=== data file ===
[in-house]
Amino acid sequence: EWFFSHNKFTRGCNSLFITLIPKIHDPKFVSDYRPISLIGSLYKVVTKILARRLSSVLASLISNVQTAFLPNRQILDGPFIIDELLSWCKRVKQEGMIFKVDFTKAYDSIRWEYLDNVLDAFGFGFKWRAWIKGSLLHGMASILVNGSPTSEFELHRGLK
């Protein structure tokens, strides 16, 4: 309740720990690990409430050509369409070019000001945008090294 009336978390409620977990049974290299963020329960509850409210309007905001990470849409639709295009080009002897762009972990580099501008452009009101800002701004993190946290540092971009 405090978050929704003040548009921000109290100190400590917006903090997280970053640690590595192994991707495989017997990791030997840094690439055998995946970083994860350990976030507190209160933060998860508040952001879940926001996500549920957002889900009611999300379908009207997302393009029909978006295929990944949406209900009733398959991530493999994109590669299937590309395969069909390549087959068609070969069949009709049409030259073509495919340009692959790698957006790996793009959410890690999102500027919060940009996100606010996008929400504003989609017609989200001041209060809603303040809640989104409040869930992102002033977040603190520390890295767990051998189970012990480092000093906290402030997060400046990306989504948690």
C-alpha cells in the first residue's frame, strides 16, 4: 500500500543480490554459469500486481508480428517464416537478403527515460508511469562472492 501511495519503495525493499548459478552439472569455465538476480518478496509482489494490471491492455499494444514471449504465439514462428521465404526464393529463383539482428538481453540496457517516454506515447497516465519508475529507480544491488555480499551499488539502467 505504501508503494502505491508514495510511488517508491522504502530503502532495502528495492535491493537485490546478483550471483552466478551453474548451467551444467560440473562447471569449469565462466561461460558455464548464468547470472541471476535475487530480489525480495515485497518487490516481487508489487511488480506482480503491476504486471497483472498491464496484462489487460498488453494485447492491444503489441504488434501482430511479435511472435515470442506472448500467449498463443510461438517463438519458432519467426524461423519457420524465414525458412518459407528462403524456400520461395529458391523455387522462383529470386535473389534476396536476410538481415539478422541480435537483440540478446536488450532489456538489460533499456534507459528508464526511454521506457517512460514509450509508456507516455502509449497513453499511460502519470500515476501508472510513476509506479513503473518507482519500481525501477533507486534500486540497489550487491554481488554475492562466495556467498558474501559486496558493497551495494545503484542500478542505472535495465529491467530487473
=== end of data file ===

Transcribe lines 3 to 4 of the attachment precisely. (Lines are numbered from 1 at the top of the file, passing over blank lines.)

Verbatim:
């Protein structure tokens, strides 16, 4: 309740720990690990409430050509369409070019000001945008090294 009336978390409620977990049974290299963020329960509850409210309007905001990470849409639709295009080009002897762009972990580099501008452009009101800002701004993190946290540092971009 405090978050929704003040548009921000109290100190400590917006903090997280970053640690590595192994991707495989017997990791030997840094690439055998995946970083994860350990976030507190209160933060998860508040952001879940926001996500549920957002889900009611999300379908009207997302393009029909978006295929990944949406209900009733398959991530493999994109590669299937590309395969069909390549087959068609070969069949009709049409030259073509495919340009692959790698957006790996793009959410890690999102500027919060940009996100606010996008929400504003989609017609989200001041209060809603303040809640989104409040869930992102002033977040603190520390890295767990051998189970012990480092000093906290402030997060400046990306989504948690």
C-alpha cells in the first residue's frame, strides 16, 4: 500500500543480490554459469500486481508480428517464416537478403527515460508511469562472492 501511495519503495525493499548459478552439472569455465538476480518478496509482489494490471491492455499494444514471449504465439514462428521465404526464393529463383539482428538481453540496457517516454506515447497516465519508475529507480544491488555480499551499488539502467 505504501508503494502505491508514495510511488517508491522504502530503502532495502528495492535491493537485490546478483550471483552466478551453474548451467551444467560440473562447471569449469565462466561461460558455464548464468547470472541471476535475487530480489525480495515485497518487490516481487508489487511488480506482480503491476504486471497483472498491464496484462489487460498488453494485447492491444503489441504488434501482430511479435511472435515470442506472448500467449498463443510461438517463438519458432519467426524461423519457420524465414525458412518459407528462403524456400520461395529458391523455387522462383529470386535473389534476396536476410538481415539478422541480435537483440540478446536488450532489456538489460533499456534507459528508464526511454521506457517512460514509450509508456507516455502509449497513453499511460502519470500515476501508472510513476509506479513503473518507482519500481525501477533507486534500486540497489550487491554481488554475492562466495556467498558474501559486496558493497551495494545503484542500478542505472535495465529491467530487473